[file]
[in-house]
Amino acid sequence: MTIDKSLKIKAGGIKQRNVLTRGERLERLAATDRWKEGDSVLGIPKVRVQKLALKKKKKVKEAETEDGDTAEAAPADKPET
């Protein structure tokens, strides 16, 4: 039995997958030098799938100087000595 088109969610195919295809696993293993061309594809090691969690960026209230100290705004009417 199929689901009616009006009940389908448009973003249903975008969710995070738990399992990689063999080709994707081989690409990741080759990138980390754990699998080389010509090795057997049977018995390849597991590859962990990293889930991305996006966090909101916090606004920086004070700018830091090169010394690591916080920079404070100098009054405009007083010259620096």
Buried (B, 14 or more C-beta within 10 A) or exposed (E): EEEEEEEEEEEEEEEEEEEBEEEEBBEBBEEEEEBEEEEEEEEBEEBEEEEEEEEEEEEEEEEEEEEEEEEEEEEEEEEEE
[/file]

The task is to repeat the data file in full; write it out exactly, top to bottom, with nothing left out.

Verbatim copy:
[in-house]
Amino acid sequence: MTIDKSLKIKAGGIKQRNVLTRGERLERLAATDRWKEGDSVLGIPKVRVQKLALKKKKKVKEAETEDGDTAEAAPADKPET
């Protein structure tokens, strides 16, 4: 039995997958030098799938100087000595 088109969610195919295809696993293993061309594809090691969690960026209230100290705004009417 199929689901009616009006009940389908448009973003249903975008969710995070738990399992990689063999080709994707081989690409990741080759990138980390754990699998080389010509090795057997049977018995390849597991590859962990990293889930991305996006966090909101916090606004920086004070700018830091090169010394690591916080920079404070100098009054405009007083010259620096």
Buried (B, 14 or more C-beta within 10 A) or exposed (E): EEEEEEEEEEEEEEEEEEEBEEEEBBEBBEEEEEBEEEEEEEEBEEBEEEEEEEEEEEEEEEEEEEEEEEEEEEEEEEEEE